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Rapid growth in tech jobs

Students from the 2019 SHIFT programme at 123 Vogel St in Dunedin. Photo: Sharron Bennett Photography
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Thousands of new jobs are being created in New Zealand’s technology sector each year, as tech plays a part in more aspects of daily life.

In 2017, the Technology Investment Network Report found that 4352 new full-time technology jobs were created nationally, says the Deputy Director of Signal ICT Graduate School, Kylie Jackson.

“This growth continues today.”

As New Zealand’s third largest export earner behind dairy and tourism, the tech sector is growing rapidly, and demand for skilled workers is high. Even with new graduates and skilled immigrants, there is an ongoing shortage of people to fuel this growth, she says.

There’s quite a large hidden job market within tech.”

 

While acknowledging that technology is changing the way people work, and digital transformation and automation can result in some job losses, Kylie says thousands of new positions are also being created each year.

“The way for NZ to keep abreast of that is to embrace life-long learning.

“People can think of tech as being daunting, but actually most people can find a place in tech, where a range of skills from the arts, science, health, engineering, business, design and many more are required.”

Enabling career changes to tech 

South Island-based Signal trains degree-holders for immediate employment in the sector. One of its programmes is SHIFT, a year-long course designed to take people with little or no tech experience through studio-based learning which combines academic papers with tech industry projects.

The approximately 40 students a year range from 21-year-old tertiary graduates to those in their early sixties with loads of life and work experience.

Three quarters of the SHIFT cohort are career changers, with years of experience within other areas, and this valuable knowledge and skills can easily be transferred to a role in tech.”

 

These previous careers vary – one student has been a brewery manager and another, a radiation therapist. Others have been teachers, accountants, mechanical and structural engineers, politics graduates and a biochemist.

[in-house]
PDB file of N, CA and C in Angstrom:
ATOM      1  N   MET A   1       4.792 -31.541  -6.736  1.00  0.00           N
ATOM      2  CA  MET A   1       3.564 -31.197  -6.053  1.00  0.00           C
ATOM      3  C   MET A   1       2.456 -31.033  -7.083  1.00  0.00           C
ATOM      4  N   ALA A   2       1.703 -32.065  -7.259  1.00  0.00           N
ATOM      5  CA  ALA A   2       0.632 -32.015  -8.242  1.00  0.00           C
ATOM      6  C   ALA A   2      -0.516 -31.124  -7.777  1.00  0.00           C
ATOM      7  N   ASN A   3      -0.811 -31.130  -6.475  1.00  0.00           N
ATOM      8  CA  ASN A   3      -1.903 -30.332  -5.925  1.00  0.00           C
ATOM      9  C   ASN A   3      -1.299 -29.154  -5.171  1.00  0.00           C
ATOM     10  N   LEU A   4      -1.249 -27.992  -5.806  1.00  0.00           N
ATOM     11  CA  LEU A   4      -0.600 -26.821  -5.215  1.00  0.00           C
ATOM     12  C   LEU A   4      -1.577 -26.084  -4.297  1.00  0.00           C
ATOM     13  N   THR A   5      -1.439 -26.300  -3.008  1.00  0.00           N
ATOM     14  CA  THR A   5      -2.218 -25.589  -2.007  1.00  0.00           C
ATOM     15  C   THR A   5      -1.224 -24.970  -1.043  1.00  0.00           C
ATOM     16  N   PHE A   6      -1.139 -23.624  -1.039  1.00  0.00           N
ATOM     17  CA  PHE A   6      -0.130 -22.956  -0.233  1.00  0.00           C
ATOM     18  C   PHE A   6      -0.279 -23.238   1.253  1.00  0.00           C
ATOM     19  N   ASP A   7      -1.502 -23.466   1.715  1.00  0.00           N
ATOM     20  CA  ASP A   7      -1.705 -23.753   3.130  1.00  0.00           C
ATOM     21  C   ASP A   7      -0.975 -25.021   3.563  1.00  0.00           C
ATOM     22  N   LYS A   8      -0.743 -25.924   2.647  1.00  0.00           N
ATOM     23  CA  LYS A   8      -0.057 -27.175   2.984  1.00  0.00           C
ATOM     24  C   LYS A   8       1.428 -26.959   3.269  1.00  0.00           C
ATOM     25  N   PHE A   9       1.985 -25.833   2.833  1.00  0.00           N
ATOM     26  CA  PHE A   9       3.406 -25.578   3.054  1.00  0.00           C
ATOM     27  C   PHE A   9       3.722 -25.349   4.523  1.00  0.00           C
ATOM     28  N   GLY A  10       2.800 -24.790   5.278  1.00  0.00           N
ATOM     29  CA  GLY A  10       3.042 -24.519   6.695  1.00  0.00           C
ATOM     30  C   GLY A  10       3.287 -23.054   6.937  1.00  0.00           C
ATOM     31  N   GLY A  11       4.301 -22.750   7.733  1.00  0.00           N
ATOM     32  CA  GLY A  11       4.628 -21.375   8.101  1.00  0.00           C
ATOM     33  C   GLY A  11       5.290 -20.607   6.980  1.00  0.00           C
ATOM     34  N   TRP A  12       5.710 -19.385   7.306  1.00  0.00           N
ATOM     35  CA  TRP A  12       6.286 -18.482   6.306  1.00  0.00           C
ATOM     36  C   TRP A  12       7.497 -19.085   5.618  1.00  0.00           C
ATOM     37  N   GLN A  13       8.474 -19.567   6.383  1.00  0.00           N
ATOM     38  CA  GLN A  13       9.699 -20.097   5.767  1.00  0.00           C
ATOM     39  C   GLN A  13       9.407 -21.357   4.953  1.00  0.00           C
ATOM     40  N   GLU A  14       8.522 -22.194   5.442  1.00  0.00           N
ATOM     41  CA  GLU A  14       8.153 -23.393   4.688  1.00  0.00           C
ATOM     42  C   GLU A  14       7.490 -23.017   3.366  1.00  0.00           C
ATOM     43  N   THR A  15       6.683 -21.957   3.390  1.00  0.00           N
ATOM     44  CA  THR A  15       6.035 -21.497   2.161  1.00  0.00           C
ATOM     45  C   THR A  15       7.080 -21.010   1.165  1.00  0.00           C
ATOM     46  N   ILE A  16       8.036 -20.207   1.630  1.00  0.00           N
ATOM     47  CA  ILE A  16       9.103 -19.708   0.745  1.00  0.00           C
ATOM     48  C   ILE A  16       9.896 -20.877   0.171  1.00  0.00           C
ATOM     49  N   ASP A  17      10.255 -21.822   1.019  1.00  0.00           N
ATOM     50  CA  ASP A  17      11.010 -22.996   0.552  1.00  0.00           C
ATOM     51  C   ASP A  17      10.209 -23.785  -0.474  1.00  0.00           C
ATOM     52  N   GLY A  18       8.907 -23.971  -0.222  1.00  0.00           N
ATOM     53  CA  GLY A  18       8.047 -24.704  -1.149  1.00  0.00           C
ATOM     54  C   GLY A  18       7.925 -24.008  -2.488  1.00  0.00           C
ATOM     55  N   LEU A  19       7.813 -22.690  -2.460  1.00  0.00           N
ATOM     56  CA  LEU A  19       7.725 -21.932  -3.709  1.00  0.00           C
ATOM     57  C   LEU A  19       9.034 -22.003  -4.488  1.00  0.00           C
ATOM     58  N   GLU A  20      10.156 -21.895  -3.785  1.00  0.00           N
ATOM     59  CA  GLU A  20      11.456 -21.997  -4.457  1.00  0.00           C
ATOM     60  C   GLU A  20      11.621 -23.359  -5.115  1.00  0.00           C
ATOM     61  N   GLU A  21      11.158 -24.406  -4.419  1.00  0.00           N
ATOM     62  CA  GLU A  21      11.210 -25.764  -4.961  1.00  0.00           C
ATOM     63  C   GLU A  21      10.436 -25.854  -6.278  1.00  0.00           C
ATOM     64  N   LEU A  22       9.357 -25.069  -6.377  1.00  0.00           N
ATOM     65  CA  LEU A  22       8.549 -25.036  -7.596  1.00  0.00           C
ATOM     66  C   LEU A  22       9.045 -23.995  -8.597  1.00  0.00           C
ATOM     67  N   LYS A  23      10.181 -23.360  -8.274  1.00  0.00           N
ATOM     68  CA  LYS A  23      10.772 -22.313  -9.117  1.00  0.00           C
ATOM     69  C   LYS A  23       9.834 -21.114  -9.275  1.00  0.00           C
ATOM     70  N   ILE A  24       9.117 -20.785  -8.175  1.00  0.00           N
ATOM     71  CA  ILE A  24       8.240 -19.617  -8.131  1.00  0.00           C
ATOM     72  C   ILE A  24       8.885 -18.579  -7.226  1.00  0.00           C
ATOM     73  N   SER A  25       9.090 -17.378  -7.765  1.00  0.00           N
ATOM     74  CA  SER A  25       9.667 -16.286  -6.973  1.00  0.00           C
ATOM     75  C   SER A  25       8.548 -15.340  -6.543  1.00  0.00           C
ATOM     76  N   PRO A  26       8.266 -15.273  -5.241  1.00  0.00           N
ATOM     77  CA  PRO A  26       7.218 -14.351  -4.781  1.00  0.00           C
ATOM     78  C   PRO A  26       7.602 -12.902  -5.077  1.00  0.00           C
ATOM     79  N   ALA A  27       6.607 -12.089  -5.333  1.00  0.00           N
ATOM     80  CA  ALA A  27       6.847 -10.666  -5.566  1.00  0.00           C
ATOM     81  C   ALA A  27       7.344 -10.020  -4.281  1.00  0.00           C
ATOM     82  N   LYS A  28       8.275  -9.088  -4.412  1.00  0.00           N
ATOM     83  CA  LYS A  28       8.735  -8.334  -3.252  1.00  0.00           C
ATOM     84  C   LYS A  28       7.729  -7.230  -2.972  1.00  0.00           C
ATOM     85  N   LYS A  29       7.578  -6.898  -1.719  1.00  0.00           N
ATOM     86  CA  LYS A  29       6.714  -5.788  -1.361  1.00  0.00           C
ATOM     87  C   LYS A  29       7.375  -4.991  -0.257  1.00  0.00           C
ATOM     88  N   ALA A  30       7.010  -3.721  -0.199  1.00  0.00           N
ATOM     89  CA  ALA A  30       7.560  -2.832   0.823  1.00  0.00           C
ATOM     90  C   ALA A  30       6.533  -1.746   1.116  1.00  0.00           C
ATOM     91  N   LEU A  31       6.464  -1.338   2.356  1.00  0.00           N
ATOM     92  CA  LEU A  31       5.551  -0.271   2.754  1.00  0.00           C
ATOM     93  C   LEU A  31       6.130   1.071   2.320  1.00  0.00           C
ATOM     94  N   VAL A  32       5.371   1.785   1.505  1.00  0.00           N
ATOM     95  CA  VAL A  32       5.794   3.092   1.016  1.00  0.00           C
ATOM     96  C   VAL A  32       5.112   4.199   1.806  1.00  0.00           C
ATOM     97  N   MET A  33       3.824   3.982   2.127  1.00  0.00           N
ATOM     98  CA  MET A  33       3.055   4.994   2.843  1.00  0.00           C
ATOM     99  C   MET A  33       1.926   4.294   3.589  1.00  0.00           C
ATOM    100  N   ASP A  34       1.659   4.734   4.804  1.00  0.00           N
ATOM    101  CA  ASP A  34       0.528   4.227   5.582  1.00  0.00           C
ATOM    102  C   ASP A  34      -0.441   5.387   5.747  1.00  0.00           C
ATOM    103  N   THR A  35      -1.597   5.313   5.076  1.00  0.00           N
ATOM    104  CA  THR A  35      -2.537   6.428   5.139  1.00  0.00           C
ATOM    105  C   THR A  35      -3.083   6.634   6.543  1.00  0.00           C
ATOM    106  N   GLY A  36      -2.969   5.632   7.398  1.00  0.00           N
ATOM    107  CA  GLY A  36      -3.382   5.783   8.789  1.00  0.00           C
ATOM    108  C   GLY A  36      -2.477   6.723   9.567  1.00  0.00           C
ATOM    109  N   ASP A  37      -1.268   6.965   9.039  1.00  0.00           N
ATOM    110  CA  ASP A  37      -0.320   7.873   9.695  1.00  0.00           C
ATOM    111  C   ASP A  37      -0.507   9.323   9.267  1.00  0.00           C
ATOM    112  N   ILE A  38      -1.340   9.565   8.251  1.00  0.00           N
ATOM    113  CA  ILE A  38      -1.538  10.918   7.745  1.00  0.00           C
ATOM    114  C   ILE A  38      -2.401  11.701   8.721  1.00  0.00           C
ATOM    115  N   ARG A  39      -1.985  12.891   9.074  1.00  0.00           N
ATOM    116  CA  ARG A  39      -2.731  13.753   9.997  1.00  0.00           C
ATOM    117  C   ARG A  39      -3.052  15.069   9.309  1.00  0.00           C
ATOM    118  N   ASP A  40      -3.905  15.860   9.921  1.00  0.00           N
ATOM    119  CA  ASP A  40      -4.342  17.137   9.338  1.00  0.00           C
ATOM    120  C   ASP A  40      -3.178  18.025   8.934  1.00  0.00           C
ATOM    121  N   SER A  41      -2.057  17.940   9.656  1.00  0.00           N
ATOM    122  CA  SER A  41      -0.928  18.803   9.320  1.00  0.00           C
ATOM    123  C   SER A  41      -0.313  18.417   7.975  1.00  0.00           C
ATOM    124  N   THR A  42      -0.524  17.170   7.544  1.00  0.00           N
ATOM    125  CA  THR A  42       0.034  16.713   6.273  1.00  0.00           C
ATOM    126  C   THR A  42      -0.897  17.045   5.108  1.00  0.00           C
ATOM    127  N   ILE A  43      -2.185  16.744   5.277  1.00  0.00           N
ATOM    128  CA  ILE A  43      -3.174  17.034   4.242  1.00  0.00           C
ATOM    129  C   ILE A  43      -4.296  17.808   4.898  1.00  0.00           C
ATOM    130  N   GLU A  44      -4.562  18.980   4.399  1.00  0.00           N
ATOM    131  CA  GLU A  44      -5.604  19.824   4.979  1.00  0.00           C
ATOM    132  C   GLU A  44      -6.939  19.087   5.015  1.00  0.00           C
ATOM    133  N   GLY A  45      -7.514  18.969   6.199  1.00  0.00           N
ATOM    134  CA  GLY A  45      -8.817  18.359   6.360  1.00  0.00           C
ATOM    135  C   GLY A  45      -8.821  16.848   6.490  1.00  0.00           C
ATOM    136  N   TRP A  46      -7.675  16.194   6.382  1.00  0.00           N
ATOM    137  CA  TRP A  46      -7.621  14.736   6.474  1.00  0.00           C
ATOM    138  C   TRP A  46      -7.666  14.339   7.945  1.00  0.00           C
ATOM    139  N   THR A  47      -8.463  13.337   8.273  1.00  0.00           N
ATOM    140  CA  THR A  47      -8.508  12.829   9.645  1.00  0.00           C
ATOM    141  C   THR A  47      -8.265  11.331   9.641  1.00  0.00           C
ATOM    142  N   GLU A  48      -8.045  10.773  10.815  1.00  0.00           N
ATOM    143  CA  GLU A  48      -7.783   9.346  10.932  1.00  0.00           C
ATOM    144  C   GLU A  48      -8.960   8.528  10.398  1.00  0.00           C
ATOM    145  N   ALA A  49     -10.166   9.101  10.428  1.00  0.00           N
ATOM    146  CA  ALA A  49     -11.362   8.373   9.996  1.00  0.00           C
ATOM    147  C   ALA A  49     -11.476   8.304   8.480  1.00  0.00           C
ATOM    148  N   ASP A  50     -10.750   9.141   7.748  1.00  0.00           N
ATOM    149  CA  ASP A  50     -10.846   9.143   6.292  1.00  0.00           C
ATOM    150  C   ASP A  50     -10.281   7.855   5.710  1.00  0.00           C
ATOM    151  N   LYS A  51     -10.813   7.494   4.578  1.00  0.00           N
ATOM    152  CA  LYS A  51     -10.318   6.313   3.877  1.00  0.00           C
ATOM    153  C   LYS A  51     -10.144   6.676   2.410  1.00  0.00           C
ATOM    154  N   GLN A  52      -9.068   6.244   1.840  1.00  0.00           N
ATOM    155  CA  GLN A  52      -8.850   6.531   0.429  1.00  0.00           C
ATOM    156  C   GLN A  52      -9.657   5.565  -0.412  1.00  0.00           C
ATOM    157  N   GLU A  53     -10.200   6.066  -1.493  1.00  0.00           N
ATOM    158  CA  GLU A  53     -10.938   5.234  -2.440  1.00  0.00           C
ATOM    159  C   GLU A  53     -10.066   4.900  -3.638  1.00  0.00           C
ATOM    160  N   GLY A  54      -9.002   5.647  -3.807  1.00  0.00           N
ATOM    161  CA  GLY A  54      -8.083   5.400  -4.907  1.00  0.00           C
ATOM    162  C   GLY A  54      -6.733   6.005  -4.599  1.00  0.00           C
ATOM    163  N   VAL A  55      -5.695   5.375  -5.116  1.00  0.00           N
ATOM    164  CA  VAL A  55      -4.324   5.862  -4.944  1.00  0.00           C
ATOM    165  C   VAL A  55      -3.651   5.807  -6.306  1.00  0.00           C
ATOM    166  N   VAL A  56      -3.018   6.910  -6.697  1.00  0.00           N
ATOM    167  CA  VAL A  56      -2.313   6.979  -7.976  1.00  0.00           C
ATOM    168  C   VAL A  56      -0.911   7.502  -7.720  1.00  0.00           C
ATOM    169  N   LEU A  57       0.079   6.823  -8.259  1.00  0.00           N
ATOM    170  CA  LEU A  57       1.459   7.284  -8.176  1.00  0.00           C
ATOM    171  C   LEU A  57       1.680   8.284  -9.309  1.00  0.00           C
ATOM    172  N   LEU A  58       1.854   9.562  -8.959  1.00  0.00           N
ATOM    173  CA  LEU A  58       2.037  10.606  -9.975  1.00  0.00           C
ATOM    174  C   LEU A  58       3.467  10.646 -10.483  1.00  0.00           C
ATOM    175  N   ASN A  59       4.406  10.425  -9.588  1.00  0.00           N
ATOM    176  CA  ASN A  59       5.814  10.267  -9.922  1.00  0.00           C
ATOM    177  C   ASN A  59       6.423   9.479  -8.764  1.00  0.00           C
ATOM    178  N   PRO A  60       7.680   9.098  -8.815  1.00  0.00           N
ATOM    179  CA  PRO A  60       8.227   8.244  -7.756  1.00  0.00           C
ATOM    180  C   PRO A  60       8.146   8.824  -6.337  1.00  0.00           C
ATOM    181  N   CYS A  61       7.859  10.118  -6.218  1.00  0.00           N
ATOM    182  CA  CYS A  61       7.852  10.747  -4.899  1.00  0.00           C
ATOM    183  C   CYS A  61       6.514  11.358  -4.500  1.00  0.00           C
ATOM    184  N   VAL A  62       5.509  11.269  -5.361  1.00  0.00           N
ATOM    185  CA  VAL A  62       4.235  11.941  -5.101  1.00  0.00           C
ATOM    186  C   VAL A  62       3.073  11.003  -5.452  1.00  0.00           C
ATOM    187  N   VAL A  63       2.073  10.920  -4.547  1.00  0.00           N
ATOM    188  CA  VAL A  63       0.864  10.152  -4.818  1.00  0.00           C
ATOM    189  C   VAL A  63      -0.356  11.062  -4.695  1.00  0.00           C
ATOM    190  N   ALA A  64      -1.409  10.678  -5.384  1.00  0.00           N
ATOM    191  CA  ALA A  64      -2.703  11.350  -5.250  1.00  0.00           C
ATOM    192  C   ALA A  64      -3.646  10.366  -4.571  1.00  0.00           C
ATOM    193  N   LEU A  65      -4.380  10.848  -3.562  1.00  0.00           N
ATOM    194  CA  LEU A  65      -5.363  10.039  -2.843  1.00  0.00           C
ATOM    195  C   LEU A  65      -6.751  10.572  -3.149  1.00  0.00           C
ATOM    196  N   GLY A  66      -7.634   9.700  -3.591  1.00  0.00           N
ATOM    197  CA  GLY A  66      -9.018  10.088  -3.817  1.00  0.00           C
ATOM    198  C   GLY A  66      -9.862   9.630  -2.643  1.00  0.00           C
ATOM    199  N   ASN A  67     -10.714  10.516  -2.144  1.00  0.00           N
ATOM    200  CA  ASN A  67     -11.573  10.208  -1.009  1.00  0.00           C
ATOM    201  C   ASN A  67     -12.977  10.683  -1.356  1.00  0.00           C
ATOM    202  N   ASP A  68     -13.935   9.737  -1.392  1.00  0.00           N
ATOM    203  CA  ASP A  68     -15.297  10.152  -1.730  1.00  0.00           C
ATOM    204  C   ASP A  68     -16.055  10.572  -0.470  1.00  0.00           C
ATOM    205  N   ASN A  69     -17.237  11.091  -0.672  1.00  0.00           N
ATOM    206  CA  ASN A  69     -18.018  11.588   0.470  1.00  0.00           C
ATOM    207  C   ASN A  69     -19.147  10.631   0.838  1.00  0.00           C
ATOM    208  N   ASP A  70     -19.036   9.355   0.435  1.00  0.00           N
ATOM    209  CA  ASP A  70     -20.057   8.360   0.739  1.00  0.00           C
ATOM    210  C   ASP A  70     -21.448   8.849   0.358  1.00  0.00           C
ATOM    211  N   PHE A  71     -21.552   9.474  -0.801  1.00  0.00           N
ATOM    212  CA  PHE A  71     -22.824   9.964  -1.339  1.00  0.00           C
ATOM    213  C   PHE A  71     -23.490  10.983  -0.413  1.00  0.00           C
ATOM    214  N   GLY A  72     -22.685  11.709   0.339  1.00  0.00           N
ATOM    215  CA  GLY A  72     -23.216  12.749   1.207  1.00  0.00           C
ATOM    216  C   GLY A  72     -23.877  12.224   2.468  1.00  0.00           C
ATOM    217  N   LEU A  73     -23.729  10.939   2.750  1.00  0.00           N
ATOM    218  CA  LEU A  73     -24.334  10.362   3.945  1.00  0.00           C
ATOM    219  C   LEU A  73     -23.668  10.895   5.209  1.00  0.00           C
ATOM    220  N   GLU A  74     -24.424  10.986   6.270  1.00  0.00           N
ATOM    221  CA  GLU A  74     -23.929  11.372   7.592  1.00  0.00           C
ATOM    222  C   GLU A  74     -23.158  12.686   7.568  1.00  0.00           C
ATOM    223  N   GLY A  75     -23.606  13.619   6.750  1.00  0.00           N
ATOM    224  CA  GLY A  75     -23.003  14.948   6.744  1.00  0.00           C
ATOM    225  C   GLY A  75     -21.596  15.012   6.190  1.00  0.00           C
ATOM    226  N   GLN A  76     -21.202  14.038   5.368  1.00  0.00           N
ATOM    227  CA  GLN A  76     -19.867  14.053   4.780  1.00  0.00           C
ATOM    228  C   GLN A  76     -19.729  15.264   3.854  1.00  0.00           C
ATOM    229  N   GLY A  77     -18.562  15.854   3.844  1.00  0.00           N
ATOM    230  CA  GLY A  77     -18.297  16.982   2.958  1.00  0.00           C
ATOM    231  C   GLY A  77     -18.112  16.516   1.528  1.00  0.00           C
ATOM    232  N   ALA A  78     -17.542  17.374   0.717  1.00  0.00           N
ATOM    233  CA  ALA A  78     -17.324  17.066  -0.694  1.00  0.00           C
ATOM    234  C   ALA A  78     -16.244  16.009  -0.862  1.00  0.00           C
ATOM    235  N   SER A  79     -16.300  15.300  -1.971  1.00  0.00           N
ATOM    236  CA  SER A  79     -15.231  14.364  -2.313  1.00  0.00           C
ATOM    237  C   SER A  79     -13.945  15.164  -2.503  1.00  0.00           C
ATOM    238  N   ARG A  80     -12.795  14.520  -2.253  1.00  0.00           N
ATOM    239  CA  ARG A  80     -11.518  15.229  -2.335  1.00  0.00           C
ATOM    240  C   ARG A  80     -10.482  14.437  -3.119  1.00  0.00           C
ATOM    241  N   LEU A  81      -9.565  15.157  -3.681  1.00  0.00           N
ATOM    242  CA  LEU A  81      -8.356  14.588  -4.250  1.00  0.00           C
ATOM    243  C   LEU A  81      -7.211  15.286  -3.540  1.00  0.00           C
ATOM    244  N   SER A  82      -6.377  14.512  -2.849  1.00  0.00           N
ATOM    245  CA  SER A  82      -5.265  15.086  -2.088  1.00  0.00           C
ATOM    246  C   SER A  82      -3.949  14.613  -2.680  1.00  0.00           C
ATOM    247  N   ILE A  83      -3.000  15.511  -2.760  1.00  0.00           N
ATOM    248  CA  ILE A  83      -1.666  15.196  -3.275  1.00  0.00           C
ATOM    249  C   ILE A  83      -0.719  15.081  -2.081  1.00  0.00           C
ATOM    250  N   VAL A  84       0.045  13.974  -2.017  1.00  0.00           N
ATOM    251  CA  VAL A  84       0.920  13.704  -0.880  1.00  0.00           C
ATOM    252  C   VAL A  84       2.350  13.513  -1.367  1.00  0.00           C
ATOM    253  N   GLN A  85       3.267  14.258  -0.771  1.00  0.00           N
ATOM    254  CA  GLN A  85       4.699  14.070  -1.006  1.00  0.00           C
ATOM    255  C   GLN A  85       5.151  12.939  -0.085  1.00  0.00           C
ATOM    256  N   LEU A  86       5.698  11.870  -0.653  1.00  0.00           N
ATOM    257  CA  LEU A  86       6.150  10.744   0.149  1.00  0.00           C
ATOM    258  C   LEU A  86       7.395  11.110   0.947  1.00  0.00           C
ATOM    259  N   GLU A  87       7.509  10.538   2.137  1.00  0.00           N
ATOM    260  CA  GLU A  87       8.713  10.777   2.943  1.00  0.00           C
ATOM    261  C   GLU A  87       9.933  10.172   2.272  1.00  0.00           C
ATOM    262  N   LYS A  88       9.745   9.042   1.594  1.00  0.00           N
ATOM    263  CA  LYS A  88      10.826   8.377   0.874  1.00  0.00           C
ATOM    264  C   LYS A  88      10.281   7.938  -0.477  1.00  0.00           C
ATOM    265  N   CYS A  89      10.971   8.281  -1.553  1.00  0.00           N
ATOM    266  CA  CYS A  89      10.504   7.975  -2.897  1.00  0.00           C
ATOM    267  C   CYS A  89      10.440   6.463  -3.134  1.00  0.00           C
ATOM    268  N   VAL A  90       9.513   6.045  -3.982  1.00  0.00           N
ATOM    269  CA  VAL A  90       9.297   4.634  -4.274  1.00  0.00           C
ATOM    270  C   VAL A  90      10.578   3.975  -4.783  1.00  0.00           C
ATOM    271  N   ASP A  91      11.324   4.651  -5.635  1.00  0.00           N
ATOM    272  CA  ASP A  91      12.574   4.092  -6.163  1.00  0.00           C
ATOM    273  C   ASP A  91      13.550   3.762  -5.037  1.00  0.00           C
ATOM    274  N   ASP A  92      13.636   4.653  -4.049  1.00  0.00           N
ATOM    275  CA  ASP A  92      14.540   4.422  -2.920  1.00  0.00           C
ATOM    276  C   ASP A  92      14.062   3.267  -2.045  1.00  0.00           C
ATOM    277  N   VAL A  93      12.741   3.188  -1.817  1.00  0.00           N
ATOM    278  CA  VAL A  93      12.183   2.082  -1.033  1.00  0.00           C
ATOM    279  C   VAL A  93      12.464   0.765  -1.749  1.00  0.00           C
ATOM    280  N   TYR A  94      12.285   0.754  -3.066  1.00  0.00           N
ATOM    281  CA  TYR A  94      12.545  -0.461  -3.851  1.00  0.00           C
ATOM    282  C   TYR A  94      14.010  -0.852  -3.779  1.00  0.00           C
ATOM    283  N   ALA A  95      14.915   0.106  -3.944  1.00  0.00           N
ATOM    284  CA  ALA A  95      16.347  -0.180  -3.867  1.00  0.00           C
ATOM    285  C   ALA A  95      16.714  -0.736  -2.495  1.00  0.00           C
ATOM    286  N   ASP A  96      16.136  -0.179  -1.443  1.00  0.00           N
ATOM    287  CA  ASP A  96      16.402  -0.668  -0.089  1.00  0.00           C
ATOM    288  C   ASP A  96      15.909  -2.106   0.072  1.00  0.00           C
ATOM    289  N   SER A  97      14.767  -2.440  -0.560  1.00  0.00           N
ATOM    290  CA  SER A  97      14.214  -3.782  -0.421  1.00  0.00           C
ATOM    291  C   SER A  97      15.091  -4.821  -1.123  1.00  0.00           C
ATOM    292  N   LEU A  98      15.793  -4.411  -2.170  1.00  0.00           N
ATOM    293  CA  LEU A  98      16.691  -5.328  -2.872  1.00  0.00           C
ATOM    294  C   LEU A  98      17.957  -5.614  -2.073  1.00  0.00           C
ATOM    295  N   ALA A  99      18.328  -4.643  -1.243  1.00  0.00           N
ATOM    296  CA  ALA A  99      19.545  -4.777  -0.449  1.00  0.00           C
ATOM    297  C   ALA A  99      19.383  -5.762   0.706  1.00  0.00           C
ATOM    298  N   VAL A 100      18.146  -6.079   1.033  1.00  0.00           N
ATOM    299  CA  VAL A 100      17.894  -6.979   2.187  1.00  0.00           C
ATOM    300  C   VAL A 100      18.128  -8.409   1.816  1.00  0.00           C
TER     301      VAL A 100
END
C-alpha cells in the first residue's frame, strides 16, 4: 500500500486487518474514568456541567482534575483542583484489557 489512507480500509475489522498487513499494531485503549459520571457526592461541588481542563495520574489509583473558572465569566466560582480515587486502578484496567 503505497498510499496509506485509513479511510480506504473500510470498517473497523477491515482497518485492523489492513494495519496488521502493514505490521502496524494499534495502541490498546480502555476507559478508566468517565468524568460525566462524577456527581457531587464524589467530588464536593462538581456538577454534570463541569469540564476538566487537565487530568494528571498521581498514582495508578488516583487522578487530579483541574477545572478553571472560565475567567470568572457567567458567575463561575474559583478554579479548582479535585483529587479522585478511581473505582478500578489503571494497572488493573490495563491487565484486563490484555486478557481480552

Carrying out real-life group projects and completing 200-hour placements at local companies provides practical experience and connections.

“Those industry contacts are really valuable in securing employment and also in having important discussions with industry people about what possibilities exist within the tech realm.”

The quality of SHIFT graduates is such that there is a higher demand from industry than there are graduates, Kylie says.

Of those who’ve completed this programme, 72 per cent have been offered a position in the workplace where they completed their project and more than 90 per cent have a role in the technology industry within two months of graduating.

One graduate, Jonathan Manning, had studied Philosophy and worked in retail and video editing.

“SHIFT appealed to me immensely because it blended humanities and science in a way that I always thought was valuable and that spoke to my interests,” he says.

After graduating from the programme, Jonathan worked as a Meltwater Media Intelligence analyst and is now employed at the New Zealand Transport Agency, working on Cloud Services, Change Management and Service Automation.

“SHIFT allowed me to formalise my lifelong interest in computers and opened the digital door for me.”

Other learning programmes

Kylie says Signal runs two other programmes. The first trains teachers to become proficient at delivering the new digital technologies curriculum, which will be compulsory in all schools from next year.

Deputy Director of Signal ICT Graduate School, Kylie Jackson. Photo: Sharron Bennett Photography

About 20 teachers from throughout New Zealand participate each year, mostly via distance learning run by the University of Canterbury.

The remaining programme provides leadership-level professional development for those already in the tech sector, who want to hone their skills via an “in work, at work, for work” Masters programme.

Signal is not-for-profit and Government funded.

It began after Steven Joyce, a former National MP and the Minister for Tertiary Education, Skills and Employment from 2010 until 2016, recognised the technology sector needed to grow its capability.

Information and communications technology (ICT) graduate schools were established in Wellington and Auckland, and Signal in Christchurch and Dunedin.

The South Island school’s tertiary partners are the University of Canterbury, Lincoln University, Ara Institute of Canterbury, University of Otago and Otago Polytechnic.

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